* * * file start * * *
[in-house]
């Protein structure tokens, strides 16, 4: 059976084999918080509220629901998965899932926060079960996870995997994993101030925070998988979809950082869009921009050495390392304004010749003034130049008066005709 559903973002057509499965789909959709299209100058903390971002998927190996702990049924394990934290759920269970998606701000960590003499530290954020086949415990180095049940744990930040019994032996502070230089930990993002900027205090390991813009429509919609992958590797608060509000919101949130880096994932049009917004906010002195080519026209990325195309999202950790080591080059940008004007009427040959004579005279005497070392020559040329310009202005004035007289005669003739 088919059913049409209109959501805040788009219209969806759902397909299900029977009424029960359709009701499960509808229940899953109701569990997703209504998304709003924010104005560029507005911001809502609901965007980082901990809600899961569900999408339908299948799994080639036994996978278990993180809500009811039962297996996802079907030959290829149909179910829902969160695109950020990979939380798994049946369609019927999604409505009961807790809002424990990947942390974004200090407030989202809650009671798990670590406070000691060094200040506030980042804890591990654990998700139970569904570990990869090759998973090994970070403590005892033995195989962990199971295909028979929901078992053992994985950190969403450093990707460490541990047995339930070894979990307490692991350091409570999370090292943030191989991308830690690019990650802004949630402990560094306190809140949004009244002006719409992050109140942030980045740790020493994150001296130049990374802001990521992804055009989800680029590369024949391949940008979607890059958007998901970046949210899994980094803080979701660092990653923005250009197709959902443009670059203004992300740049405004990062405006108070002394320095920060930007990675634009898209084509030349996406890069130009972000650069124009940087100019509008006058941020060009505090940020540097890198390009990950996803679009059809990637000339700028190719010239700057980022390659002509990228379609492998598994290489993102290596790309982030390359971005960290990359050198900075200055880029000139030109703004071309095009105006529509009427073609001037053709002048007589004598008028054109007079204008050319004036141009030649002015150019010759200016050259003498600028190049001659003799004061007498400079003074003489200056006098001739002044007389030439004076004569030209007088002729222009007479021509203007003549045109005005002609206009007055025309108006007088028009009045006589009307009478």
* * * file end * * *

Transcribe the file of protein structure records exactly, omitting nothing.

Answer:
[in-house]
């Protein structure tokens, strides 16, 4: 059976084999918080509220629901998965899932926060079960996870995997994993101030925070998988979809950082869009921009050495390392304004010749003034130049008066005709 559903973002057509499965789909959709299209100058903390971002998927190996702990049924394990934290759920269970998606701000960590003499530290954020086949415990180095049940744990930040019994032996502070230089930990993002900027205090390991813009429509919609992958590797608060509000919101949130880096994932049009917004906010002195080519026209990325195309999202950790080591080059940008004007009427040959004579005279005497070392020559040329310009202005004035007289005669003739 088919059913049409209109959501805040788009219209969806759902397909299900029977009424029960359709009701499960509808229940899953109701569990997703209504998304709003924010104005560029507005911001809502609901965007980082901990809600899961569900999408339908299948799994080639036994996978278990993180809500009811039962297996996802079907030959290829149909179910829902969160695109950020990979939380798994049946369609019927999604409505009961807790809002424990990947942390974004200090407030989202809650009671798990670590406070000691060094200040506030980042804890591990654990998700139970569904570990990869090759998973090994970070403590005892033995195989962990199971295909028979929901078992053992994985950190969403450093990707460490541990047995339930070894979990307490692991350091409570999370090292943030191989991308830690690019990650802004949630402990560094306190809140949004009244002006719409992050109140942030980045740790020493994150001296130049990374802001990521992804055009989800680029590369024949391949940008979607890059958007998901970046949210899994980094803080979701660092990653923005250009197709959902443009670059203004992300740049405004990062405006108070002394320095920060930007990675634009898209084509030349996406890069130009972000650069124009940087100019509008006058941020060009505090940020540097890198390009990950996803679009059809990637000339700028190719010239700057980022390659002509990228379609492998598994290489993102290596790309982030390359971005960290990359050198900075200055880029000139030109703004071309095009105006529509009427073609001037053709002048007589004598008028054109007079204008050319004036141009030649002015150019010759200016050259003498600028190049001659003799004061007498400079003074003489200056006098001739002044007389030439004076004569030209007088002729222009007479021509203007003549045109005005002609206009007055025309108006007088028009009045006589009307009478």